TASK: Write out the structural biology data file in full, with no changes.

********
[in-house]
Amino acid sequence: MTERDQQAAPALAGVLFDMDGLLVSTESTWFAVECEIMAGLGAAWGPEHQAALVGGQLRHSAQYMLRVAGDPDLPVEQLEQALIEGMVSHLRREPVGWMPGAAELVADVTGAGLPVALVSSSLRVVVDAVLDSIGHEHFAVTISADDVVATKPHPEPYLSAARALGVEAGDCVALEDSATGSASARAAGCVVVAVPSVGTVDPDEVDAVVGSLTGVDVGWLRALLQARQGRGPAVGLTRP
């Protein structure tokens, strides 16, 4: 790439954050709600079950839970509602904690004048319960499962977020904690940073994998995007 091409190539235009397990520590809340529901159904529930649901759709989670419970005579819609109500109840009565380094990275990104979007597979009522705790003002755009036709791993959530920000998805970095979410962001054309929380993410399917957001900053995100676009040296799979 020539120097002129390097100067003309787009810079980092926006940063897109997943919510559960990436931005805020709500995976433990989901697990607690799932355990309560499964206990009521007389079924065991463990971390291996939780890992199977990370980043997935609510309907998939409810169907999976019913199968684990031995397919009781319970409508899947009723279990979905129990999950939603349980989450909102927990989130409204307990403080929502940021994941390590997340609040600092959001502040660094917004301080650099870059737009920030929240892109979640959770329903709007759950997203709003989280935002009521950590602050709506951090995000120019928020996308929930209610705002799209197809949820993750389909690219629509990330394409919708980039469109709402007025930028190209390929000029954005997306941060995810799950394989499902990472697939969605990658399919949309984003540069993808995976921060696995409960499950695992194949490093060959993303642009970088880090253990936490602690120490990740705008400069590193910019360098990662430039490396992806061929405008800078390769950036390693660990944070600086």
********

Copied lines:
[in-house]
Amino acid sequence: MTERDQQAAPALAGVLFDMDGLLVSTESTWFAVECEIMAGLGAAWGPEHQAALVGGQLRHSAQYMLRVAGDPDLPVEQLEQALIEGMVSHLRREPVGWMPGAAELVADVTGAGLPVALVSSSLRVVVDAVLDSIGHEHFAVTISADDVVATKPHPEPYLSAARALGVEAGDCVALEDSATGSASARAAGCVVVAVPSVGTVDPDEVDAVVGSLTGVDVGWLRALLQARQGRGPAVGLTRP
């Protein structure tokens, strides 16, 4: 790439954050709600079950839970509602904690004048319960499962977020904690940073994998995007 091409190539235009397990520590809340529901159904529930649901759709989670419970005579819609109500109840009565380094990275990104979007597979009522705790003002755009036709791993959530920000998805970095979410962001054309929380993410399917957001900053995100676009040296799979 020539120097002129390097100067003309787009810079980092926006940063897109997943919510559960990436931005805020709500995976433990989901697990607690799932355990309560499964206990009521007389079924065991463990971390291996939780890992199977990370980043997935609510309907998939409810169907999976019913199968684990031995397919009781319970409508899947009723279990979905129990999950939603349980989450909102927990989130409204307990403080929502940021994941390590997340609040600092959001502040660094917004301080650099870059737009920030929240892109979640959770329903709007759950997203709003989280935002009521950590602050709506951090995000120019928020996308929930209610705002799209197809949820993750389909690219629509990330394409919708980039469109709402007025930028190209390929000029954005997306941060995810799950394989499902990472697939969605990658399919949309984003540069993808995976921060696995409960499950695992194949490093060959993303642009970088880090253990936490602690120490990740705008400069590193910019360098990662430039490396992806061929405008800078390769950036390693660990944070600086």